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October 2015
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Archive for October, 2015

Classical Music to Rattle Your Bones on Día de Muertos

The Catrina, or Day of the Dead doll, is one of the most popular figures of Mexican Dia De Los Muertos (Day of the Dead). Day of the Dead celebrations, which occur during two days, November 1 and 2, correspond with the Catholic holy days of All Saints Day and All Souls Day.

Day of the Dead isn’t about being scary – it’s about remembering those who have left us. Enjoy these 13 pieces that are inspired by this rich Mexican holiday.

31 Freaky & Frightening Classical Works to Haunt Your Halloween


Looking to pull a horror movie marathon this Halloween? Or maybe do a two-step with a ghost? No matter what your plans, chances are there’s a classical composer out there that’s written the soundtrack to your Halloween.

15 Composers and Their Feline Friends


Everybody loves cats – especially composers! Who is better company during all of those solitary nights composing at the keyboard, or arranging scores for ensembles? Enjoy these 15 composers with their feline friends, and tells us what music you and your cat(s) enjoy most in the comments!

Stream: Israelis and Palestinians Play Under Barenboim’s Baton at United Nations Headquarters


Daniel Barenboim conducts  a live concert at the United Nations Headquarters in Geneva, Switzerland Saturday, October at 11:30 AM CST which you can stream below. The “Concert for the Understanding more…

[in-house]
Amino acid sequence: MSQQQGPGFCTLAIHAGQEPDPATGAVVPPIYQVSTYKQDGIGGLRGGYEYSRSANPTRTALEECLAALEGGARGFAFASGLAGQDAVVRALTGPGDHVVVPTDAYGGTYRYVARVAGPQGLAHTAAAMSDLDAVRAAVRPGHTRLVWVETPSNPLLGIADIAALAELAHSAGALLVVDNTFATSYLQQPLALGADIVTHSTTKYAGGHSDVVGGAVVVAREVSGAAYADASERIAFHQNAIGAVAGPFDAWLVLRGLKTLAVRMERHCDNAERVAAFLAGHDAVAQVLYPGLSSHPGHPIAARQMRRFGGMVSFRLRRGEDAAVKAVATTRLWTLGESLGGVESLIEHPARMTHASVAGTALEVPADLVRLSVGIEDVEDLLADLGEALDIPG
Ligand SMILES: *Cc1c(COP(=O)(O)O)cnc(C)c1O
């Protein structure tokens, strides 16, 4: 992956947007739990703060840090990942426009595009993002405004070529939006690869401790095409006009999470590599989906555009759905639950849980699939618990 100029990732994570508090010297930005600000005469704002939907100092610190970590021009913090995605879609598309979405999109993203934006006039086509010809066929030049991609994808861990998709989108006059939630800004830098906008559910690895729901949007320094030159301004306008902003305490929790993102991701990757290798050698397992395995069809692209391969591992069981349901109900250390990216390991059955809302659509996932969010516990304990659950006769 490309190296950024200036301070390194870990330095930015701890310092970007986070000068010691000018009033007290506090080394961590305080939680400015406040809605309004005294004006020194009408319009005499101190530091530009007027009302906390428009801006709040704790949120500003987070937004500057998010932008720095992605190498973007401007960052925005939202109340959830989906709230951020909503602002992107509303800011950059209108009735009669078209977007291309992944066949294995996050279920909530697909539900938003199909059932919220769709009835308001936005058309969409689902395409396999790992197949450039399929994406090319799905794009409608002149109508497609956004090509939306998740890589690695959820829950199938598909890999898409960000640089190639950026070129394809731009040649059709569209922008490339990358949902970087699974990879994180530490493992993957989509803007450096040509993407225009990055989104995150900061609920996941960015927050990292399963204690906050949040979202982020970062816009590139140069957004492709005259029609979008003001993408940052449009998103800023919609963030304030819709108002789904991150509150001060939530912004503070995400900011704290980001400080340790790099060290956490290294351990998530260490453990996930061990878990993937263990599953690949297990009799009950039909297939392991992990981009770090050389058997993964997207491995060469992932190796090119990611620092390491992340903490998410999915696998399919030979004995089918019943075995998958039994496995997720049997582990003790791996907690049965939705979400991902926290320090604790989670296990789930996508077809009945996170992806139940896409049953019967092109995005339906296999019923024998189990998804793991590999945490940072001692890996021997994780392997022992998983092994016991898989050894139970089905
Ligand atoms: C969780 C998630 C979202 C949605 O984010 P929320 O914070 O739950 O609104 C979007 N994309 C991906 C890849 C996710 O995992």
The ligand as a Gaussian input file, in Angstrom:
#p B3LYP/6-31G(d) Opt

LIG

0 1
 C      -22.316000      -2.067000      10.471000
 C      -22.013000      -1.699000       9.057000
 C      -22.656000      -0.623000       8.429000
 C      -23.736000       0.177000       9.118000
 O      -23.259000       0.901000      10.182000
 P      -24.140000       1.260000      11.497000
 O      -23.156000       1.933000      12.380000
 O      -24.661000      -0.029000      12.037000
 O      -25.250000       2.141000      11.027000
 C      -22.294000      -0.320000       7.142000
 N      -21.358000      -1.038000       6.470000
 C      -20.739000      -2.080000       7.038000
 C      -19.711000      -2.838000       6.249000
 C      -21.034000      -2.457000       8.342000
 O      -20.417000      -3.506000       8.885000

Opera’s Most Ghastly Ghouls, Ghosts, and Goblins


The opera house can be a scary place – and we’re not talking about all those crazy singers and their shenanigans backstage! Many operas contain ghastly ghouls, ghosts, goblins, witches, dragons, and all kinds of crazy creatures. Here are some of the most frightening pieces from the history of opera.

8 Tips to Better Your Bach from Masaaki Suzuki

BJC Masaaki Suzuki Frauenkirche Dresden 15 november 2008
photo: Marco Borggreve

Decades ago, many musicians played Bach, Beethoven, and Brahms all the same way. Now we know that music of every era requires special techniques to bring out its best qualities. I spoke with conductor and musician Masaaki Suzuki, one of the world’s leading interpreters of Bach, about how musicians can improve their Bach.

Violinist Joshua Bell Visits WFMT


Violinist Joshua Bell and pianist Sam Haywood delighted WFMT listeners on Friday afternoon with their Impromptu debut. The program included works by Vitali, Franck, Kreisler, and Brahms. To listen to more…

Video: Opera’s Most Famous Stars On Four Legs


Opera’s biggest stars on four legs are Lenny and Tristan Pisaroni, a golden retriever and a miniature Dachshund. Talent runs in their family. Their father and grandfather are renowned opera more…

Inside the Beautiful, Bizarre World of Butoh


One of the most unique styles of dance today is undoubtedly butoh. I spoke with dancer and choreographer Ushio Amagatsu as he tours across North America with his company, Sanaki Juku. The New York Times called Sankai Juku, “One of the most original and startling dance theater groups to be seen.” Read our conversation to learn more about butoh, Amagatsu’s own personal style, and his latest work, UMUSUNA: Memories Before History.

10 Times Joshua Bell Tore It Up on the Violin


Violinist and conductor Joshua Bell comes to the WFMT studios for a live concert and conversation Friday, October 23, at 12:00 PM CST. As we gear up to host one of the most acclaimed musicians of our time, we are looking back at 10 times he tore it up on the violin. Tell us your favorite recordings or performances in the comments, and don’t forget to tune in!